TV: Twin Peaks S03 E17 and 18 - Reviewed

As I write this review, I’m still processing the ending of David Lynch and Mark Frost’s Twin Peaks: The Return. The last scene, and particularly the final image we’re shown during the closing credits, will haunt me for a long time. It’s tough to say exactly what I expected, especially from Lynch, but it’s safe to say I’m surprised it was something that dark.

If I’m being cryptic, well, I do write for The Spoiler-Free Movie Sleuth, so I have to be careful about plot description, especially when it comes to the ending of a show like Twin Peaks. But I’m also being intentionally vague because, when it comes to explaining David Lynch and the possible meanings behind what is shown or implied, it can be a lot like explaining quantum physics.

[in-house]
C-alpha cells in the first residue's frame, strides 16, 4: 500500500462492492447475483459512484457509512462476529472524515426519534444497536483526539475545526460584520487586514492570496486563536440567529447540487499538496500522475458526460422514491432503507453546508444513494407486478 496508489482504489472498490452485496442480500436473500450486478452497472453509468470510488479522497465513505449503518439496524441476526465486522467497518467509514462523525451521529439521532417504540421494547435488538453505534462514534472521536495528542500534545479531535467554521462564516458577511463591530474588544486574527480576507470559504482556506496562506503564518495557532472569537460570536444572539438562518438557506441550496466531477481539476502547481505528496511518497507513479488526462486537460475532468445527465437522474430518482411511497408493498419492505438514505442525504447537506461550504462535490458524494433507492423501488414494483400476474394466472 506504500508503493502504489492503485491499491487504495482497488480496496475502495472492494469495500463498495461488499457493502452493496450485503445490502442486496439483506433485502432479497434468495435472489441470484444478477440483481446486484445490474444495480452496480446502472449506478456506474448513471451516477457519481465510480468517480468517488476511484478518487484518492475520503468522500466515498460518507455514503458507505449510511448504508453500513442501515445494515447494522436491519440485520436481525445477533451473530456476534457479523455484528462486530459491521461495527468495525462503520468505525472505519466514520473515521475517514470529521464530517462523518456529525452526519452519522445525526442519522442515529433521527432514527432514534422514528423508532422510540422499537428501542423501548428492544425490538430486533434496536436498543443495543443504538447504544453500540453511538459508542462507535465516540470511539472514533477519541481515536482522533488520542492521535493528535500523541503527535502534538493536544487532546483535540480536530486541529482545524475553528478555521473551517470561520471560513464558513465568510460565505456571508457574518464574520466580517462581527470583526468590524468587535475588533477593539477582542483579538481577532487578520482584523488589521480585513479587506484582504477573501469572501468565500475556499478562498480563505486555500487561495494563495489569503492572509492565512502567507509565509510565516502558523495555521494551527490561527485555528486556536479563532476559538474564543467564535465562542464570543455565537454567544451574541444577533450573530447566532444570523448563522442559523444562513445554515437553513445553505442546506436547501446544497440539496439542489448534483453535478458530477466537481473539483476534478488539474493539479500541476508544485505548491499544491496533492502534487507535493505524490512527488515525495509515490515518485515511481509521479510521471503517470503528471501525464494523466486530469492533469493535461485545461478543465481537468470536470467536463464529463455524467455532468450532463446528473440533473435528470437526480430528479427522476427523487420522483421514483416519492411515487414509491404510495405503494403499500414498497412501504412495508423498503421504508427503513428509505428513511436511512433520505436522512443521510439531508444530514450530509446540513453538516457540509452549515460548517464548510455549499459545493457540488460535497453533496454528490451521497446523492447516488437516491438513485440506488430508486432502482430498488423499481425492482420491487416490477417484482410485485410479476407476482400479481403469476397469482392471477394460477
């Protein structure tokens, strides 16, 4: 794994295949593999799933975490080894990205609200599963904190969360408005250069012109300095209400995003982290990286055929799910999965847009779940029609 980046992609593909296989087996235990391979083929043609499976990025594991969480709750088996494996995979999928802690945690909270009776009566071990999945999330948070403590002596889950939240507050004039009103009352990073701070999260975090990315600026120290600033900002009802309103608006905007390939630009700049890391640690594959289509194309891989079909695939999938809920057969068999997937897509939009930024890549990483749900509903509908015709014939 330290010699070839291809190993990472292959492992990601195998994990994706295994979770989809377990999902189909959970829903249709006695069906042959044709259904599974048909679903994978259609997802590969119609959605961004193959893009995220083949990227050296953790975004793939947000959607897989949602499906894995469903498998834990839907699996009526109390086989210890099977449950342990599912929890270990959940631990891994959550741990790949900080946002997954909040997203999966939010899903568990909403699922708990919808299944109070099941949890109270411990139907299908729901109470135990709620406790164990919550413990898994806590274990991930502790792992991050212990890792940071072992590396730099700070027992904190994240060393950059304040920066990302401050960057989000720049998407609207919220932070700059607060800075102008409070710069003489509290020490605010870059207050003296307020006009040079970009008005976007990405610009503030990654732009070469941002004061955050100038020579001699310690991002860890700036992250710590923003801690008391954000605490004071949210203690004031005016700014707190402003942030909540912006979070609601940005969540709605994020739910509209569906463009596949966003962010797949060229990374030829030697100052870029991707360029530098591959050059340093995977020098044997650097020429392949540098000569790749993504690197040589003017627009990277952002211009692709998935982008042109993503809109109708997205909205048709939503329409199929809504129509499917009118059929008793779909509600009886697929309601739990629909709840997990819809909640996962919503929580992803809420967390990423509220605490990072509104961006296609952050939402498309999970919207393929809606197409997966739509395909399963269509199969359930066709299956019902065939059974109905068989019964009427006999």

Instead, my approach to the finale and the series (or movie?) is what it has been since I reviewed the premiere: did the results of Lynch and Frost’s undertaking work on me or not? Yes and no. I’ve argued in previous reviews that The Return did not need to be eighteen hours long. Whether or not the length is Showtime’s or Lynch’s fault remains to be seen, but the result is one big frustratingly brilliant mess. It was unlike anything on television, both in terms of its storytelling and its sloppiness. Nothing and nobody is perfect, but The Return found its way to something resembling perfection in its best moments. As Donna Hayward (Lara Flynn Boyle) once said in the series’ original run: “It’s like I'm having the most beautiful dream and the most terrible nightmare, all at once.” The Return often flirted with the dream/nightmare dichotomy to great effect, which (for me) added to the show’s patience-testing formula.